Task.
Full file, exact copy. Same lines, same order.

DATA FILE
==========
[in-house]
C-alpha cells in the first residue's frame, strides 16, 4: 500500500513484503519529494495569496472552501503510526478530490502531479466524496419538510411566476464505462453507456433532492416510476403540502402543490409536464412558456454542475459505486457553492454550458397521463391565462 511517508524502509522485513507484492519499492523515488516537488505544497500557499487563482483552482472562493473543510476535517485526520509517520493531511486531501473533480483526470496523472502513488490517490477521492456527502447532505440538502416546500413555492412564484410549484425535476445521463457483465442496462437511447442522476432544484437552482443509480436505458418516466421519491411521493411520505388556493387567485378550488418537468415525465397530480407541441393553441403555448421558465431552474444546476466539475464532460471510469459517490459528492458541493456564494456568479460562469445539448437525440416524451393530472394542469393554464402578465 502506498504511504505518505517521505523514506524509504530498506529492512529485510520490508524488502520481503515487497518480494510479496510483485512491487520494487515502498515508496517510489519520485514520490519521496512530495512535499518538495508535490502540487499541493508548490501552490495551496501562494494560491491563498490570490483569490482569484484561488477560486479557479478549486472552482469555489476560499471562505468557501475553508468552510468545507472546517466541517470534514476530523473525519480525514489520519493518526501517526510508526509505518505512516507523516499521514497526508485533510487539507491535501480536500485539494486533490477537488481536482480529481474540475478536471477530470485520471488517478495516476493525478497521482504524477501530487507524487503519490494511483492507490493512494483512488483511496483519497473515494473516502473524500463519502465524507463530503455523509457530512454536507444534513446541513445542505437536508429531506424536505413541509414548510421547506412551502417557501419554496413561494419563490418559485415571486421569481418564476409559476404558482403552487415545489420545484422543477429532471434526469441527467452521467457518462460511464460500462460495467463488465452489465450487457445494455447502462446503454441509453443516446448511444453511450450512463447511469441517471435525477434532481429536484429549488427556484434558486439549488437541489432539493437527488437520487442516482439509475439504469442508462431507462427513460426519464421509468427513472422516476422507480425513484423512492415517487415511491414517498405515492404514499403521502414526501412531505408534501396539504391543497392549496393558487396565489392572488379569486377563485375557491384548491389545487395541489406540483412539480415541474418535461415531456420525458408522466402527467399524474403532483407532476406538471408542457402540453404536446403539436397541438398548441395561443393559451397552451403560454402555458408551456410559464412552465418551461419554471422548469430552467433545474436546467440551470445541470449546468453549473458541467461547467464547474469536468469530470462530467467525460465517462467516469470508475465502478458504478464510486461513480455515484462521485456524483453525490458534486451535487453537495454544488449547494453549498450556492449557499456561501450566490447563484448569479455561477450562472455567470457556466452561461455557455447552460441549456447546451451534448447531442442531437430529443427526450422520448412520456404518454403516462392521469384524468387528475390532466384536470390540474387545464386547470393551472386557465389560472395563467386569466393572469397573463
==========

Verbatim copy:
[in-house]
C-alpha cells in the first residue's frame, strides 16, 4: 500500500513484503519529494495569496472552501503510526478530490502531479466524496419538510411566476464505462453507456433532492416510476403540502402543490409536464412558456454542475459505486457553492454550458397521463391565462 511517508524502509522485513507484492519499492523515488516537488505544497500557499487563482483552482472562493473543510476535517485526520509517520493531511486531501473533480483526470496523472502513488490517490477521492456527502447532505440538502416546500413555492412564484410549484425535476445521463457483465442496462437511447442522476432544484437552482443509480436505458418516466421519491411521493411520505388556493387567485378550488418537468415525465397530480407541441393553441403555448421558465431552474444546476466539475464532460471510469459517490459528492458541493456564494456568479460562469445539448437525440416524451393530472394542469393554464402578465 502506498504511504505518505517521505523514506524509504530498506529492512529485510520490508524488502520481503515487497518480494510479496510483485512491487520494487515502498515508496517510489519520485514520490519521496512530495512535499518538495508535490502540487499541493508548490501552490495551496501562494494560491491563498490570490483569490482569484484561488477560486479557479478549486472552482469555489476560499471562505468557501475553508468552510468545507472546517466541517470534514476530523473525519480525514489520519493518526501517526510508526509505518505512516507523516499521514497526508485533510487539507491535501480536500485539494486533490477537488481536482480529481474540475478536471477530470485520471488517478495516476493525478497521482504524477501530487507524487503519490494511483492507490493512494483512488483511496483519497473515494473516502473524500463519502465524507463530503455523509457530512454536507444534513446541513445542505437536508429531506424536505413541509414548510421547506412551502417557501419554496413561494419563490418559485415571486421569481418564476409559476404558482403552487415545489420545484422543477429532471434526469441527467452521467457518462460511464460500462460495467463488465452489465450487457445494455447502462446503454441509453443516446448511444453511450450512463447511469441517471435525477434532481429536484429549488427556484434558486439549488437541489432539493437527488437520487442516482439509475439504469442508462431507462427513460426519464421509468427513472422516476422507480425513484423512492415517487415511491414517498405515492404514499403521502414526501412531505408534501396539504391543497392549496393558487396565489392572488379569486377563485375557491384548491389545487395541489406540483412539480415541474418535461415531456420525458408522466402527467399524474403532483407532476406538471408542457402540453404536446403539436397541438398548441395561443393559451397552451403560454402555458408551456410559464412552465418551461419554471422548469430552467433545474436546467440551470445541470449546468453549473458541467461547467464547474469536468469530470462530467467525460465517462467516469470508475465502478458504478464510486461513480455515484462521485456524483453525490458534486451535487453537495454544488449547494453549498450556492449557499456561501450566490447563484448569479455561477450562472455567470457556466452561461455557455447552460441549456447546451451534448447531442442531437430529443427526450422520448412520456404518454403516462392521469384524468387528475390532466384536470390540474387545464386547470393551472386557465389560472395563467386569466393572469397573463